Murder on the Orient Express (1974): Subsequently remade for TV (no, I didn’t subject myself to the ordeal), this paved the way for star-studded Agatha Christie adaptations for years to come, but none enjoyed the advantage of Oscar-nominated Albert Finney, who in my book (as it were) could have stepped off the page as her fastidious Belgian detective, Hercule Poirot. The ever-versatile Sidney Lumet displayed a rare period flavor, in tandem with Finney’s fellow nominees: screenwriter Paul Dehn (Goldfinger, The Spy Who Came in from the Cold), composer Richard Rodney Bennett, cinematographer Geoffrey Unsworth, and costume designer Tony Walton. Sadly, and perhaps inexplicably, only Ingrid Bergman took home a statue for the film despite its stellar cast (Lauren Bacall, Martin Balsam, Jacqueline Bisset, Jean-Pierre Casell, Sean Connery, John Gielgud, Wendy Hiller, Anthony Perkins, Vanessa Redgrave, Michael York). Suspects abound when hated American bad guy Richard Widmark is stabbed to death in the Calais Coach.
Mysterious Island (1961): You can keep your Jasons and your Sinbads; this is my favorite Ray Harryhausen film. It has a much more solid script than most, rather than being just a flimsy excuse for the awesome stop-motion animation effects, and so what if the giant crab, bees, Phororhacos (try spelling that one three times fast [and you thought it was just a chicken]), and nautiloid cephalopod weren’t in the book? It’s otherwise surprisingly faithful. Herbert Lom is a satisfactory Captain Nemo; Bernard Herrmann’s score is one four he composed back-to-back for Harryhausen.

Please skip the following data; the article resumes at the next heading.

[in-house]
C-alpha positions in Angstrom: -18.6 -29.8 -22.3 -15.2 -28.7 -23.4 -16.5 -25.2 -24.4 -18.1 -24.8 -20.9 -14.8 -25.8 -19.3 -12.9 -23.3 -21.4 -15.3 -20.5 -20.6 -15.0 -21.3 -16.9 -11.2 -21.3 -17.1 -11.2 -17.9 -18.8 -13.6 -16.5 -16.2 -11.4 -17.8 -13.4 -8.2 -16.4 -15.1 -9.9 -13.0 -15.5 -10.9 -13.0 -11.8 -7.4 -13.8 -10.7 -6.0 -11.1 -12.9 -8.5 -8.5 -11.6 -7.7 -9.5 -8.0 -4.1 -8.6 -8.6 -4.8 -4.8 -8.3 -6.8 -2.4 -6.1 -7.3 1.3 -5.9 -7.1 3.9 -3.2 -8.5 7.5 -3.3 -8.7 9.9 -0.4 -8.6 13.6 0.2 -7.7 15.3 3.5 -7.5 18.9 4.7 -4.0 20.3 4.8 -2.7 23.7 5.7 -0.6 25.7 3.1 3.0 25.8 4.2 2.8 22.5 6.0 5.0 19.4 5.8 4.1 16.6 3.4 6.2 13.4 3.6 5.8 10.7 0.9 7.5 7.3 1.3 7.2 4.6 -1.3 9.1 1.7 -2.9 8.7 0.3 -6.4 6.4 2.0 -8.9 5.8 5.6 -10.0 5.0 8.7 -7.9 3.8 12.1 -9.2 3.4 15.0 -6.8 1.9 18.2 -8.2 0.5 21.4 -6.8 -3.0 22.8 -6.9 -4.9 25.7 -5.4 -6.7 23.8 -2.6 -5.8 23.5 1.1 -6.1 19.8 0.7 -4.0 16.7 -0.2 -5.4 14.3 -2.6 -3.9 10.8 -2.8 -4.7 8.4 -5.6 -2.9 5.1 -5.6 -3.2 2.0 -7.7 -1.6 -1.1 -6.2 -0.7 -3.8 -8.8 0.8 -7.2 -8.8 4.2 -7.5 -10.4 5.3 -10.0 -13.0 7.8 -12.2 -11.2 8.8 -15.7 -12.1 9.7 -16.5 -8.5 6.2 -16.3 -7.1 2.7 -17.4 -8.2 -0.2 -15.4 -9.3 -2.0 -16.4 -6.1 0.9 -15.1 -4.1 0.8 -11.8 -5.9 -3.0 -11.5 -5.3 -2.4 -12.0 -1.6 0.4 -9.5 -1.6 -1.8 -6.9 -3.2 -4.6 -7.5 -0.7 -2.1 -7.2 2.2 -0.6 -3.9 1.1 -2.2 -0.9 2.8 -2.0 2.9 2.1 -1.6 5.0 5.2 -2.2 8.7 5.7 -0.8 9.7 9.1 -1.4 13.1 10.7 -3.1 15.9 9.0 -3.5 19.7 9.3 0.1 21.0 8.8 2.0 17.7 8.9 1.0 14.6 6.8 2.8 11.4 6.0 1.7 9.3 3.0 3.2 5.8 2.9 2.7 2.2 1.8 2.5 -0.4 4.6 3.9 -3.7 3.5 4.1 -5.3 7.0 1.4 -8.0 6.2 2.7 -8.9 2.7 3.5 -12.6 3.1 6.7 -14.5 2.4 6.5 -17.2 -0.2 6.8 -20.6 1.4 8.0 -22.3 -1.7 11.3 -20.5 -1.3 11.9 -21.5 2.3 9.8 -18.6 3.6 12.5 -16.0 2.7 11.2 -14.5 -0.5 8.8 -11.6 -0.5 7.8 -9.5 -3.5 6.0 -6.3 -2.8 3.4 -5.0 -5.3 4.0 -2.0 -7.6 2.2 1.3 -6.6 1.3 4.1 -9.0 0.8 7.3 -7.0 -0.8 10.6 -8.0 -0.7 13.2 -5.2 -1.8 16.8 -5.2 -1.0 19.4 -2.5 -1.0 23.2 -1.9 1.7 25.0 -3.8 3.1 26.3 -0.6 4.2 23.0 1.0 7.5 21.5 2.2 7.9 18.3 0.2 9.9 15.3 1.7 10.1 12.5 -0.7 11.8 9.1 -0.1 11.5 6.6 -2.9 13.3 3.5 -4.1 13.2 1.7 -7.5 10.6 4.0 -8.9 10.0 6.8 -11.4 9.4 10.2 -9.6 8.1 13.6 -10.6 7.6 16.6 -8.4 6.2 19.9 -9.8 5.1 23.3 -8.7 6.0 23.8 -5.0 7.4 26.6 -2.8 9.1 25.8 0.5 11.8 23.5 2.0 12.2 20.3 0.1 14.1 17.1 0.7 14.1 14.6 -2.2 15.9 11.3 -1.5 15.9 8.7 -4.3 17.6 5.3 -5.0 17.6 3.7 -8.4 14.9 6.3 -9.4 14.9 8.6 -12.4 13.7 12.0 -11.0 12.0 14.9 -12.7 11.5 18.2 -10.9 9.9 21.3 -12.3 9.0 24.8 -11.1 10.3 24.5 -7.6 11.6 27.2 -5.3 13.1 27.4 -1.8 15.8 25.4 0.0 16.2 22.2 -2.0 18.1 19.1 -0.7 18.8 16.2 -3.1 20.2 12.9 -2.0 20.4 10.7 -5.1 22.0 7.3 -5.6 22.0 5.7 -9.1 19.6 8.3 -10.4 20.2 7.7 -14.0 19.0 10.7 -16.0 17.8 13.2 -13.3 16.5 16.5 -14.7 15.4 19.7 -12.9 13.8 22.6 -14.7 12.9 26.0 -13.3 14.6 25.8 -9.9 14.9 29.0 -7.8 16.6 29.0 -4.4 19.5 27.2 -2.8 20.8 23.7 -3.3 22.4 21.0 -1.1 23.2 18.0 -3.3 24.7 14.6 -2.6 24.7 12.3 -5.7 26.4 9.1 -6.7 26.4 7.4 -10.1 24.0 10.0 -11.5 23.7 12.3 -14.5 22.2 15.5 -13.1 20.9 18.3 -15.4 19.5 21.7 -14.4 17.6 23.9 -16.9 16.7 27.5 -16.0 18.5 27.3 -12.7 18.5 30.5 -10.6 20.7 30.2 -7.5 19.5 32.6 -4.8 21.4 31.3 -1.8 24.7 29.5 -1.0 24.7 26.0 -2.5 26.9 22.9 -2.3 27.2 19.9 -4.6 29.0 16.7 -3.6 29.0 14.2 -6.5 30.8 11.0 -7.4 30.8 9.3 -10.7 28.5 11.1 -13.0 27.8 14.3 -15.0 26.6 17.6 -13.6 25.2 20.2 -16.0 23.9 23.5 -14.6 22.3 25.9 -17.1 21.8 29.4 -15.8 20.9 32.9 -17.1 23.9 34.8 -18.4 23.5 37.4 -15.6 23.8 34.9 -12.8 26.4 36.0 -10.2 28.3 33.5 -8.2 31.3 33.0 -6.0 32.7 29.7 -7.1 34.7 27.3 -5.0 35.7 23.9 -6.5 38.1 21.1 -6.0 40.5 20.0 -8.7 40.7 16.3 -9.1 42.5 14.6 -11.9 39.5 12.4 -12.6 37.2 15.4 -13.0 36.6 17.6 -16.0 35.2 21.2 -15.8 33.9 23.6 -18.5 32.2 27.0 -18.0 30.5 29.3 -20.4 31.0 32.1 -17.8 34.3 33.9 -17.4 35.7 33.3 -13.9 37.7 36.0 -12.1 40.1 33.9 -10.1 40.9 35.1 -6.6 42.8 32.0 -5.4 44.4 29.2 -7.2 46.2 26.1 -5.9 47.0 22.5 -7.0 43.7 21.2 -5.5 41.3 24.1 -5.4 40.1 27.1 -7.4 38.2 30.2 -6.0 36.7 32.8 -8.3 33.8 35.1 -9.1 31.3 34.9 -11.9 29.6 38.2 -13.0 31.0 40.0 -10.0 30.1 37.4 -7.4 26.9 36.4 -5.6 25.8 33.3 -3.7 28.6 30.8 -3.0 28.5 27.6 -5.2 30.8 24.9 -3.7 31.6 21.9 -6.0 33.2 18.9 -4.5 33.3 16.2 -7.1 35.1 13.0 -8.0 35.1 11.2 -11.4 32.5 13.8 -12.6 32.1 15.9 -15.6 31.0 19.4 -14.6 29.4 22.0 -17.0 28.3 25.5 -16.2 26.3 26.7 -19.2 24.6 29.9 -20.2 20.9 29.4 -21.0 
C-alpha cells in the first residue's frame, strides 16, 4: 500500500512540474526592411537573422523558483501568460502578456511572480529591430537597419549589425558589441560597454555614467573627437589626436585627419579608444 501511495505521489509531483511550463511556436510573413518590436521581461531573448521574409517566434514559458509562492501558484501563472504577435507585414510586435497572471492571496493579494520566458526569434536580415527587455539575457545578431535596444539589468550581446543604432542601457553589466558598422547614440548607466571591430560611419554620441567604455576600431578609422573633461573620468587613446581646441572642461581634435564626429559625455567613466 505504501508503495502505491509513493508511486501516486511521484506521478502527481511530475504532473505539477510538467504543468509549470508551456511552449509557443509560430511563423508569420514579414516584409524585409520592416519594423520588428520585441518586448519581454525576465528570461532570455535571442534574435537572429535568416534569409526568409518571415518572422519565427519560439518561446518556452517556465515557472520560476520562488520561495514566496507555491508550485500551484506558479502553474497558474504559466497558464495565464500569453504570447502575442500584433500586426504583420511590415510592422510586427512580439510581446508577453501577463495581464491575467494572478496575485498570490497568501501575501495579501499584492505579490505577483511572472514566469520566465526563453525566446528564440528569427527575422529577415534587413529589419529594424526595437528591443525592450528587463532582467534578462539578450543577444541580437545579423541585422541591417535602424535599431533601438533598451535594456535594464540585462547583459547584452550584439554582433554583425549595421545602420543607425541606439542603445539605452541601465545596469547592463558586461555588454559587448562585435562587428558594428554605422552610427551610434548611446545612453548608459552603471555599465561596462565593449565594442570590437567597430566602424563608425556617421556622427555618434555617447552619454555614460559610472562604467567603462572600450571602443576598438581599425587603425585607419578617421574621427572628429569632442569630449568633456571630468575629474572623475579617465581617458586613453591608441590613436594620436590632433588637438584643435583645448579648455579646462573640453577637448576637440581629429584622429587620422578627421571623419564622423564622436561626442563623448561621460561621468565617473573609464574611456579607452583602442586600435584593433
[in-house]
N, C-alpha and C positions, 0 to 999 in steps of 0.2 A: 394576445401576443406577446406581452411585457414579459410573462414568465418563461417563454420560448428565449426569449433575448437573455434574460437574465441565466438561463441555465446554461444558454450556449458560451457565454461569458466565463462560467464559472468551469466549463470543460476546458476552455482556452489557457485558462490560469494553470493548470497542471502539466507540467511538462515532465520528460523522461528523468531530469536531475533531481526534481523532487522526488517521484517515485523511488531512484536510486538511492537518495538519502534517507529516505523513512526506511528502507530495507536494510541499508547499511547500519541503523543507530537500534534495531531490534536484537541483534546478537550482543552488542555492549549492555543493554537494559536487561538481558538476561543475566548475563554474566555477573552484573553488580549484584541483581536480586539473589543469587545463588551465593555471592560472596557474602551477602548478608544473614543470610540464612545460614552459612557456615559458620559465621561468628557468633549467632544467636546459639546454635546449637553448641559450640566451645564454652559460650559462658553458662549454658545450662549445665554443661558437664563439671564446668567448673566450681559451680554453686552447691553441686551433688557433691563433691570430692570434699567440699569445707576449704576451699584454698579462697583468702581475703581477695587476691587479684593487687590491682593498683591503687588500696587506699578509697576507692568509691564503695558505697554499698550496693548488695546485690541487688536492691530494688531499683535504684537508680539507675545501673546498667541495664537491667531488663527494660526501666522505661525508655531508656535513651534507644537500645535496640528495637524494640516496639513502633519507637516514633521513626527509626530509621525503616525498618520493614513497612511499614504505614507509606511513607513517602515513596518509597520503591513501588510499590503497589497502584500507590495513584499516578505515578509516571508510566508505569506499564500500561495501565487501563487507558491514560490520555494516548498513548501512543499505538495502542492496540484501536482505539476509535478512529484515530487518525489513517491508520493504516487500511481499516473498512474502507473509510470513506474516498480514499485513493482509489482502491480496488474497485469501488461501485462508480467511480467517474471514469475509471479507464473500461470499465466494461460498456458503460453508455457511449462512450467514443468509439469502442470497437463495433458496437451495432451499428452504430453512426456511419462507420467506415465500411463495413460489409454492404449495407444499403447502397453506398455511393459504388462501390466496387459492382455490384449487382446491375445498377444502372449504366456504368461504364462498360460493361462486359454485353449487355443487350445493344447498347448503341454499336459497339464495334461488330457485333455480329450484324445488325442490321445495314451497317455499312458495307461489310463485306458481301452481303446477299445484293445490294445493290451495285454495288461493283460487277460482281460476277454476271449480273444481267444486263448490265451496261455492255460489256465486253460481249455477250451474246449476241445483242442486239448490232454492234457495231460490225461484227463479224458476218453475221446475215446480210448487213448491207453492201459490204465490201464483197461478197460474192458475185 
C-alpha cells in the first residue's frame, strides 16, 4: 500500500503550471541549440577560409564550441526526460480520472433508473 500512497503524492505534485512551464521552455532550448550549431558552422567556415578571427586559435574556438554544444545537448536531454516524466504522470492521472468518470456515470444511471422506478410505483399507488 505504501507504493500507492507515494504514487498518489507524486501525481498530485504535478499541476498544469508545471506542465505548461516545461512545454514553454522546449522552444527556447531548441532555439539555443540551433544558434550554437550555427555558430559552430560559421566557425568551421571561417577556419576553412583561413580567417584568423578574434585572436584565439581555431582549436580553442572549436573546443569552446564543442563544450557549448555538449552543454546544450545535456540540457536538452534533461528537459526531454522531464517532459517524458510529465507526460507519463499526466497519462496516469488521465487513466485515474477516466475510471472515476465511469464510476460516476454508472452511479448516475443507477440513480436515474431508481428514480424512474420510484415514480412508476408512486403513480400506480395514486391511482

A Night at the Opera: To me, the Marx Brothers’ two best films were the first ones they made at each of their major studios, i.e., The Cocoanuts for Paramount and this for MGM. Alan Jones is a tolerable Zeppo-substitute (he even looks like him), and his duet with Kitty Carlisle is much more bearable than the musical interludes (read “intrusions”) in other Marx films. Of course, the fact that the story is set in a musical milieu (the opera is Verdi’s Il Trovatore) also makes the tunes more organic than elsewhere. Sig Ruman makes an excellent foil for the brothers; in all, this is a delight.
The Night Stalker (1972): On its first telecast, this was the most-watched TV-movie in history, and rightly so. Richard Matheson adapted The Kolchak Tapes, a then-unpublished novel by Jeff Rice (who, in an interesting twist, subsequently novelized Matheson’s sequel, The Night Strangler, as a companion volume when his book was finally published in the wake of the film’s success). His teleplay superbly mixes wit and horror, while still taking its subject matter of a vampire on the loose in modern-day Vegas with, dare I say it, deadly seriousness. But its greatest achievement is his interpretation (which differs substantially from Rice’s) of wisecracking reporter Carl Kolchak, played by Darren McGavin—who was born for the part—in the aforementioned sequel and the eponymous series (aka Kolchak: The Night Stalker) that followed. Dan Curtis produced; John Llewellyn Moxey (Horror Hotel) directed; the stellar supporting cast includes Simon Oakland (who co-starred in the series) as Kolchak’s perennially harried editor, Tony Vincenzo; Carol Lynley as his girlfriend; Claude Akins, Kent Smith, Ralph Meeker, and Larry Linville as various law-enforcement types; and Barry Atwater as the feral vampire, Janos Skorzeny.